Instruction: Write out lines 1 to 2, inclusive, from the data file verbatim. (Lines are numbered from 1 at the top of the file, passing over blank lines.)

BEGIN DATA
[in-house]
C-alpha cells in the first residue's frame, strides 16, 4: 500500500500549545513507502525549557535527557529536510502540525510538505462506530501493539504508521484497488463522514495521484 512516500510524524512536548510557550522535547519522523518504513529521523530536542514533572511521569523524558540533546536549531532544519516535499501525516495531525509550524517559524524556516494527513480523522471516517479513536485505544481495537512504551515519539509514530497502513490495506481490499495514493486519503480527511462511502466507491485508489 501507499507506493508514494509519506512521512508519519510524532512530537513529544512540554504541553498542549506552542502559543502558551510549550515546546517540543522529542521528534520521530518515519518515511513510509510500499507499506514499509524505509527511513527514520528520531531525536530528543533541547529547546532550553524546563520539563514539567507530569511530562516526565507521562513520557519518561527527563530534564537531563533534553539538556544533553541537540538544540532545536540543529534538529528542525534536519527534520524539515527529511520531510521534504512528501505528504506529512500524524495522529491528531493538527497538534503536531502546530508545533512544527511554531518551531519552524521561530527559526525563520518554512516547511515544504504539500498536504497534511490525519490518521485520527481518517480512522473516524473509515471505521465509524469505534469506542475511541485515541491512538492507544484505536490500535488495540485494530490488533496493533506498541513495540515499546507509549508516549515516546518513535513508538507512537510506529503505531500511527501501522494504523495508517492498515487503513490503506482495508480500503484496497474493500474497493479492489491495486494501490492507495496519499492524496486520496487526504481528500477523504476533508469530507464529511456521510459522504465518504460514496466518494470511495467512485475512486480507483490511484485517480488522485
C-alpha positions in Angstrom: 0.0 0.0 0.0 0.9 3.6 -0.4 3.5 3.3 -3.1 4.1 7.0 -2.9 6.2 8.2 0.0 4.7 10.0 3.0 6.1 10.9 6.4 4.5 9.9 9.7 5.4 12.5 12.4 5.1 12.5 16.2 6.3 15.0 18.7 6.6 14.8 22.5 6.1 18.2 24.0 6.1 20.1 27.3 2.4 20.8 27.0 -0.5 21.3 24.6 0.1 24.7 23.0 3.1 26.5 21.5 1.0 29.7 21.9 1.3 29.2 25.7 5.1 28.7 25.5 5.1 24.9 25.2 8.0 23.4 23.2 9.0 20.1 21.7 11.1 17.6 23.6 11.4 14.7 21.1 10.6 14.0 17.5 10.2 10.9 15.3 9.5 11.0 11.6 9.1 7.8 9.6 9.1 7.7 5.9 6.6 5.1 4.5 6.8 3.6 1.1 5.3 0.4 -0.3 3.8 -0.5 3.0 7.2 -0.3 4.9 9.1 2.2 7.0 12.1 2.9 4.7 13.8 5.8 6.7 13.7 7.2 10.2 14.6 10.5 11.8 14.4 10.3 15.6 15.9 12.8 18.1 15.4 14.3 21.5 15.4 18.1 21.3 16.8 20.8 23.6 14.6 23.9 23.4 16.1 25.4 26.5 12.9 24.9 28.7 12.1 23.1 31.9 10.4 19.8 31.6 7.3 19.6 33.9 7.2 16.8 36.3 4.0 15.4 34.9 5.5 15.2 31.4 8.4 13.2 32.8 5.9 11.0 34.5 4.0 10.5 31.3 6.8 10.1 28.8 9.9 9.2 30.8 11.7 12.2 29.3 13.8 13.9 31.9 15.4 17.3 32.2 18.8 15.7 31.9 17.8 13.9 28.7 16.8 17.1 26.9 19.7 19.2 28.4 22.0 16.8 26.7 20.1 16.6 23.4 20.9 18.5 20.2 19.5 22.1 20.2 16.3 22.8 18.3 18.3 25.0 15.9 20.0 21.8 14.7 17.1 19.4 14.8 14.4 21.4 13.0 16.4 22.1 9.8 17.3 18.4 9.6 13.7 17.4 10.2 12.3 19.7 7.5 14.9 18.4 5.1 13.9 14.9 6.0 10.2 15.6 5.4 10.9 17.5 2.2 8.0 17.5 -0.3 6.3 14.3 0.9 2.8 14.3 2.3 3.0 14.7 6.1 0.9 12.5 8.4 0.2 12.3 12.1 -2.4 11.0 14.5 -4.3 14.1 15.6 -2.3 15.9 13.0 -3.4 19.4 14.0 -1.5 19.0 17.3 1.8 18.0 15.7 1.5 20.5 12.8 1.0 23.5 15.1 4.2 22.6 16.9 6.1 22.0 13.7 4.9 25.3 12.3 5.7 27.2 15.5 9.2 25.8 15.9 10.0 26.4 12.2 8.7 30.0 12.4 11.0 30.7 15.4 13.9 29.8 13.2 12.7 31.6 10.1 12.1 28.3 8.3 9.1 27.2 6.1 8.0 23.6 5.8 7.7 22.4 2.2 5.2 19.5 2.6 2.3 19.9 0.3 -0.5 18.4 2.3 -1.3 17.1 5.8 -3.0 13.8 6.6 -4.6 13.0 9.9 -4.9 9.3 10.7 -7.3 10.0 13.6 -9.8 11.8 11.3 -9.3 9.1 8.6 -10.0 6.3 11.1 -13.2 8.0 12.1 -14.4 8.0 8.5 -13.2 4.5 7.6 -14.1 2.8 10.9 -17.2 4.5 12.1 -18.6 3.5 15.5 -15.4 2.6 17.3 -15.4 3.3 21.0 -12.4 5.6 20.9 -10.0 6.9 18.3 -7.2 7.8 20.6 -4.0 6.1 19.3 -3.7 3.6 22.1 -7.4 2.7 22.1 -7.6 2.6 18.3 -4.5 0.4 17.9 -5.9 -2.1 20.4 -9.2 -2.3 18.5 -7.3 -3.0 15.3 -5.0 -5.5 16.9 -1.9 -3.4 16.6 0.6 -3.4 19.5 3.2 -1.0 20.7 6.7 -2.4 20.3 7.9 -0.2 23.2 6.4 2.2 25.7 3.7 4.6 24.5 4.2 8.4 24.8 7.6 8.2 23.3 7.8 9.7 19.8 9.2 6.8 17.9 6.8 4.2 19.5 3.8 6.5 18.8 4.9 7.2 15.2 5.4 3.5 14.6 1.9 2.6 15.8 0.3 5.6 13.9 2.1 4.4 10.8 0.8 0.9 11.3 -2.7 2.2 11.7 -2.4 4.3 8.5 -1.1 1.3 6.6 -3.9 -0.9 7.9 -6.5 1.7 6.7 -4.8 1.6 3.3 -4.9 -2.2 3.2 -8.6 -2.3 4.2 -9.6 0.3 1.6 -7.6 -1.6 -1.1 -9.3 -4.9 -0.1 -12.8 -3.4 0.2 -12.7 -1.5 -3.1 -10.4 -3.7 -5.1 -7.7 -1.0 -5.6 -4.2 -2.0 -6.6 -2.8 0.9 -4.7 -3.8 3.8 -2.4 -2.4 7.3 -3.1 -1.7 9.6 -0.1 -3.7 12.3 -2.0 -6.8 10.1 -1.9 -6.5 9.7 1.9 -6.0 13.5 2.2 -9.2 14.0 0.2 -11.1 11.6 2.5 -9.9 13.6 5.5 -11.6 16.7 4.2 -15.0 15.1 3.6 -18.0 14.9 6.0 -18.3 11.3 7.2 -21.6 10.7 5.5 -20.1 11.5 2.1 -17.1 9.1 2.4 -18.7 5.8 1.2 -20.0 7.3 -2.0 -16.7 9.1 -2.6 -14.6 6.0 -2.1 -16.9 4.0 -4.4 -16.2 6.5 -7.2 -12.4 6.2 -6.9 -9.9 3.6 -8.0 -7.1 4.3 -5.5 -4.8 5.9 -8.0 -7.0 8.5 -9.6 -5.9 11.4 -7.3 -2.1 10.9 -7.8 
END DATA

[in-house]
C-alpha cells in the first residue's frame, strides 16, 4: 500500500500549545513507502525549557535527557529536510502540525510538505462506530501493539504508521484497488463522514495521484 512516500510524524512536548510557550522535547519522523518504513529521523530536542514533572511521569523524558540533546536549531532544519516535499501525516495531525509550524517559524524556516494527513480523522471516517479513536485505544481495537512504551515519539509514530497502513490495506481490499495514493486519503480527511462511502466507491485508489 501507499507506493508514494509519506512521512508519519510524532512530537513529544512540554504541553498542549506552542502559543502558551510549550515546546517540543522529542521528534520521530518515519518515511513510509510500499507499506514499509524505509527511513527514520528520531531525536530528543533541547529547546532550553524546563520539563514539567507530569511530562516526565507521562513520557519518561527527563530534564537531563533534553539538556544533553541537540538544540532545536540543529534538529528542525534536519527534520524539515527529511520531510521534504512528501505528504506529512500524524495522529491528531493538527497538534503536531502546530508545533512544527511554531518551531519552524521561530527559526525563520518554512516547511515544504504539500498536504497534511490525519490518521485520527481518517480512522473516524473509515471505521465509524469505534469506542475511541485515541491512538492507544484505536490500535488495540485494530490488533496493533506498541513495540515499546507509549508516549515516546518513535513508538507512537510506529503505531500511527501501522494504523495508517492498515487503513490503506482495508480500503484496497474493500474497493479492489491495486494501490492507495496519499492524496486520496487526504481528500477523504476533508469530507464529511456521510459522504465518504460514496466518494470511495467512485475512486480507483490511484485517480488522485